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for joining me. it's not just republicans calling for lethal aid, it's former prime minister that has asked congress to provide weapons to the ukrainian military. why are we saying no? >> well, i think, you know, the more important point, jake, at this point is part of the reason that we're here in a bipartisan dell la delegation is to reaffirm the facts on the ground. we met with the acting president and governor in the eastern region with civil society organizations working here and we're at a critical stage. i think the agreement in geneva gives putin an opportunity to back up some and de-escalation the situation. i think if he interferes with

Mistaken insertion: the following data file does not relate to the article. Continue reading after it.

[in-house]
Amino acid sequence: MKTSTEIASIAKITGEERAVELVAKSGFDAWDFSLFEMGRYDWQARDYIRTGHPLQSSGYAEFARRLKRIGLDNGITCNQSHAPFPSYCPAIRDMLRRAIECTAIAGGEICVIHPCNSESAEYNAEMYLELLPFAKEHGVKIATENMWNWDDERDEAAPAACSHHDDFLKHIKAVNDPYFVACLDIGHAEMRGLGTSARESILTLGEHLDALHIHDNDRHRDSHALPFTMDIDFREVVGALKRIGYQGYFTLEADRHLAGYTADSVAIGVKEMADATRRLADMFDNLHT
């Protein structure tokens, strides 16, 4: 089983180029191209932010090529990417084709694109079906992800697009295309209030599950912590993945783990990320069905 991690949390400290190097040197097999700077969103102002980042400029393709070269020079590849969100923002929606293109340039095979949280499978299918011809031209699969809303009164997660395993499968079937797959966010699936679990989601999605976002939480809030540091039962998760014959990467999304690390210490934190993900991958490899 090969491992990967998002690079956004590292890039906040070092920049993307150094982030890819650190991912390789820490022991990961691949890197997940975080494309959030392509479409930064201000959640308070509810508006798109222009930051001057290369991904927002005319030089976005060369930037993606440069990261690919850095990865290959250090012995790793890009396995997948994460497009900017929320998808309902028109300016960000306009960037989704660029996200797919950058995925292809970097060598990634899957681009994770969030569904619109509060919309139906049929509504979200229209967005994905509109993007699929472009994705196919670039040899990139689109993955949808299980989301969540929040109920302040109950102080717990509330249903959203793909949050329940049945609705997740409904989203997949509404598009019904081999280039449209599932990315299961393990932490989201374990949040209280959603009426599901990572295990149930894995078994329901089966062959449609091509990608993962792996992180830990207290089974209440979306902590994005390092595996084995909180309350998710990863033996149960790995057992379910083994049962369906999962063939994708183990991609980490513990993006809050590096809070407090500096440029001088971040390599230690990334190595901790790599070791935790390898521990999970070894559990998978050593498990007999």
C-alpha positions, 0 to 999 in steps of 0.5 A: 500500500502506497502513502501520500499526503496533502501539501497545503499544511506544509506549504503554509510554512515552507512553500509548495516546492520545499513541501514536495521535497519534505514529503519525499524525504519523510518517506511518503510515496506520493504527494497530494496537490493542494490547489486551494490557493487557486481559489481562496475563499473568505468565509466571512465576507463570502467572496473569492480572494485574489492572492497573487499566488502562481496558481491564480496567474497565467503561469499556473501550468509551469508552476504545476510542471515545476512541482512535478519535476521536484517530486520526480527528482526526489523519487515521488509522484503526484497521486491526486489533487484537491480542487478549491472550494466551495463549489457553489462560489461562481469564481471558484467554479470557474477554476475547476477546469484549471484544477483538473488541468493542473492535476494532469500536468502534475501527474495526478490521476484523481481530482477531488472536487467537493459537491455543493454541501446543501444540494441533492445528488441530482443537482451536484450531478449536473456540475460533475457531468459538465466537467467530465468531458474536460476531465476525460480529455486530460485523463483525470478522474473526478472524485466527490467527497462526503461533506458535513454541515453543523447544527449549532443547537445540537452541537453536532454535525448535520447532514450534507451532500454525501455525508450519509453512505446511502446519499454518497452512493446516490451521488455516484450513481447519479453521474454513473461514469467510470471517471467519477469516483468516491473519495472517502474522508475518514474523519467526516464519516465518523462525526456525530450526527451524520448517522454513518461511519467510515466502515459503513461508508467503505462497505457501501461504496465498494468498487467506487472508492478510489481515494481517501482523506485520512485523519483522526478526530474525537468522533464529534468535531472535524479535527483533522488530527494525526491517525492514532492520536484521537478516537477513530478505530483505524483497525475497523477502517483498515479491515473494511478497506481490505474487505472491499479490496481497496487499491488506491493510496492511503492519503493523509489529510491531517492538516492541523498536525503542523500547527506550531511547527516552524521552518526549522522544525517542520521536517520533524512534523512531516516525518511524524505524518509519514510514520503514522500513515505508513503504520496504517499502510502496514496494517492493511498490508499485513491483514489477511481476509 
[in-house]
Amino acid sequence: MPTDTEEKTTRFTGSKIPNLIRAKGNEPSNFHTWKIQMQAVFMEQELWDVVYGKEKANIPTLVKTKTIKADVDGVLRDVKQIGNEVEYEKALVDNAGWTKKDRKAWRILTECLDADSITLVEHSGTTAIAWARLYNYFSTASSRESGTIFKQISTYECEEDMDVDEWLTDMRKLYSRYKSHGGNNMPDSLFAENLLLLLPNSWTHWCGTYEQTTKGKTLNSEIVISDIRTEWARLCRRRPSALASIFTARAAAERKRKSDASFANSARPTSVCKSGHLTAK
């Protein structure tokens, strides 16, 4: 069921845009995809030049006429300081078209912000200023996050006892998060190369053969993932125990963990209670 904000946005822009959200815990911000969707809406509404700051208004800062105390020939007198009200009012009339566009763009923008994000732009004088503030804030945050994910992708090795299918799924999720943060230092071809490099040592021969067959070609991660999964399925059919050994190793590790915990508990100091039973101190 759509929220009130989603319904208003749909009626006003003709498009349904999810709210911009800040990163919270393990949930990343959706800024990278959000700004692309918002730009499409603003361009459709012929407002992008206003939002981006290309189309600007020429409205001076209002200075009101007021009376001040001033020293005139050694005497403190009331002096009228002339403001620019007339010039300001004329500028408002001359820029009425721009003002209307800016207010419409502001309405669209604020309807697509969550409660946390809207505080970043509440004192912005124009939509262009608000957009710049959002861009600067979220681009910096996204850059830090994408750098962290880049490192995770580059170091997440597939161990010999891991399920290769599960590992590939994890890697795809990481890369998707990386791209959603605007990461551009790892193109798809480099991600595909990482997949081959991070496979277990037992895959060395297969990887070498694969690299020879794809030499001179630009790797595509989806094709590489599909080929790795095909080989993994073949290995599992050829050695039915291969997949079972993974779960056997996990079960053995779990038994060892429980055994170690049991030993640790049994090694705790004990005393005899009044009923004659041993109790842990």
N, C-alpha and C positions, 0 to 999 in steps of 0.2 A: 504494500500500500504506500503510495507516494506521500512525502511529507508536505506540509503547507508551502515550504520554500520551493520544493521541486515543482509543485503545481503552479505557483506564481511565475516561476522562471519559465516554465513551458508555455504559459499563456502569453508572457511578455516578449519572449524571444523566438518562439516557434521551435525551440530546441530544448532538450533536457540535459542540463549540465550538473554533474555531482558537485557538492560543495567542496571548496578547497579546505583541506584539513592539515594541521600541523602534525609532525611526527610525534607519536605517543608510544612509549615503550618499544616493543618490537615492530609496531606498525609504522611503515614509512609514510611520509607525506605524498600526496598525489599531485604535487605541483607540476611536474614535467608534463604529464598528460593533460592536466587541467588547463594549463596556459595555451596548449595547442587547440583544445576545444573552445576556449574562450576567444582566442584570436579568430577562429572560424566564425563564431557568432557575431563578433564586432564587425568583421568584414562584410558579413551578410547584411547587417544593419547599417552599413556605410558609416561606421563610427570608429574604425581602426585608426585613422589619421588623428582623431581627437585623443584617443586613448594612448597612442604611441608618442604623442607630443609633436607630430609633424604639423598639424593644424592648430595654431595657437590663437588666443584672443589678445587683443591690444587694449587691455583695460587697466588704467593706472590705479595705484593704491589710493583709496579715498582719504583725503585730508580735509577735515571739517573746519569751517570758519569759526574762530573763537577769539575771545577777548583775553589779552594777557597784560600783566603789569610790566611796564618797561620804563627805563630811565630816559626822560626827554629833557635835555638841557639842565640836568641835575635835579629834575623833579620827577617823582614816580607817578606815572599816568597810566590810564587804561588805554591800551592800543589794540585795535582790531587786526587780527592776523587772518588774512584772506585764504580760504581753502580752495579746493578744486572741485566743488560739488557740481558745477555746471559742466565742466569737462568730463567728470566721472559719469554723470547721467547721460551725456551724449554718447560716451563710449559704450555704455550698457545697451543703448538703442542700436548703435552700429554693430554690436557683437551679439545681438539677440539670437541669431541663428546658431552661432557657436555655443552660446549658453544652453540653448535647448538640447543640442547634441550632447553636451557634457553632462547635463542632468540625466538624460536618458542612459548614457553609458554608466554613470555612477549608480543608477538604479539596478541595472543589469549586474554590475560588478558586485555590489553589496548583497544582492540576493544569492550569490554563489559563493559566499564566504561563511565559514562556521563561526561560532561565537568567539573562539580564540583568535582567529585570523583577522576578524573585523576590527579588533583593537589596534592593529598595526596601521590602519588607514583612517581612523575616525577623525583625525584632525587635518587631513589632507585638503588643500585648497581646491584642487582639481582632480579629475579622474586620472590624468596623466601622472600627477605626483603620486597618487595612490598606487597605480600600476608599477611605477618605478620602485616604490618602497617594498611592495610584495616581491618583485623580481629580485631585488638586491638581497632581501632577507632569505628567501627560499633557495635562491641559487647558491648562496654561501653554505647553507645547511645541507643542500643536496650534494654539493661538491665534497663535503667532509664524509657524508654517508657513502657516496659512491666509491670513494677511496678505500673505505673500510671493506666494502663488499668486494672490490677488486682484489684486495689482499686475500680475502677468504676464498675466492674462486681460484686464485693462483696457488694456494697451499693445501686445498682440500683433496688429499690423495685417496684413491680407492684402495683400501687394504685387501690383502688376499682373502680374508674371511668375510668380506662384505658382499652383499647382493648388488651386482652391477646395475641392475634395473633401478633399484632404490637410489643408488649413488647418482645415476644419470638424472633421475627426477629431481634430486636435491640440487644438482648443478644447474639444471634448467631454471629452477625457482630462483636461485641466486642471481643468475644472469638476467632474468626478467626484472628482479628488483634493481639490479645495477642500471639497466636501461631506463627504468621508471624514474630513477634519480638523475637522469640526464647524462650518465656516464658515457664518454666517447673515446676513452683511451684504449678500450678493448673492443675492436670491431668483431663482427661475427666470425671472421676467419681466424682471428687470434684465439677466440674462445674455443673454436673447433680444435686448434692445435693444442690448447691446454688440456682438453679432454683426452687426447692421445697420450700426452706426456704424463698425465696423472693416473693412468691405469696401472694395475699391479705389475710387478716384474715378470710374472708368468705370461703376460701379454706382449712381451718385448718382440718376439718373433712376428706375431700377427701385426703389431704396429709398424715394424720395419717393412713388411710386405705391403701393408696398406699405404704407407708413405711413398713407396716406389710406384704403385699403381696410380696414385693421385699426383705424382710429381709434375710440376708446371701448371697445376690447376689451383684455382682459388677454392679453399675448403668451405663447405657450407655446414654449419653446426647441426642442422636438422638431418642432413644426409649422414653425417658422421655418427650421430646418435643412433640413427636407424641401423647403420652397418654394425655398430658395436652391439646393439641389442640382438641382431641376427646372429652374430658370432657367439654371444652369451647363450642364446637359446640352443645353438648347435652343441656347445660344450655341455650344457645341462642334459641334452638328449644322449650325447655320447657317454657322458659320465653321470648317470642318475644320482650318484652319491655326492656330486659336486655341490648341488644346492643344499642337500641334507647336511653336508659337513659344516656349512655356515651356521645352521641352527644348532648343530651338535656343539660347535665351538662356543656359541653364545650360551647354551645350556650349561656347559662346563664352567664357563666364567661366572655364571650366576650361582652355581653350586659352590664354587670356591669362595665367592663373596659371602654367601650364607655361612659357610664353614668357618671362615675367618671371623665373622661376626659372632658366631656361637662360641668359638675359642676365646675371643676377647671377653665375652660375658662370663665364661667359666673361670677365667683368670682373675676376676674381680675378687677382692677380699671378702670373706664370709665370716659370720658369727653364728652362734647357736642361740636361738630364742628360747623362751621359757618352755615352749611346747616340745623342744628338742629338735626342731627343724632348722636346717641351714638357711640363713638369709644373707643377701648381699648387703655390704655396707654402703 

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these elections in any way, we'll have an opportunity to impose sanctions and consider other options. i think everyone is focused on what we can do to support ukraine, to support the democratic aspirations and de-escalate the situation rather than escalate it and there's still an opportunity to de-escalate it. i think these opportunities on may 25th are going to be critical. we have to insist that they be free and open and that there not be interference with russia in those elections. >> congressman, have you seen any evidence that things are de-escalating? all of the evidence we have from our reporters on the ground in eastern ukraine is that tensions are only ratcheting up and that the pro-russian forces in eastern ukraine who have seized control of very government buildings say that they are not part of anything brokered in geneva. what evidence do you have that what took place in geneva has been successful?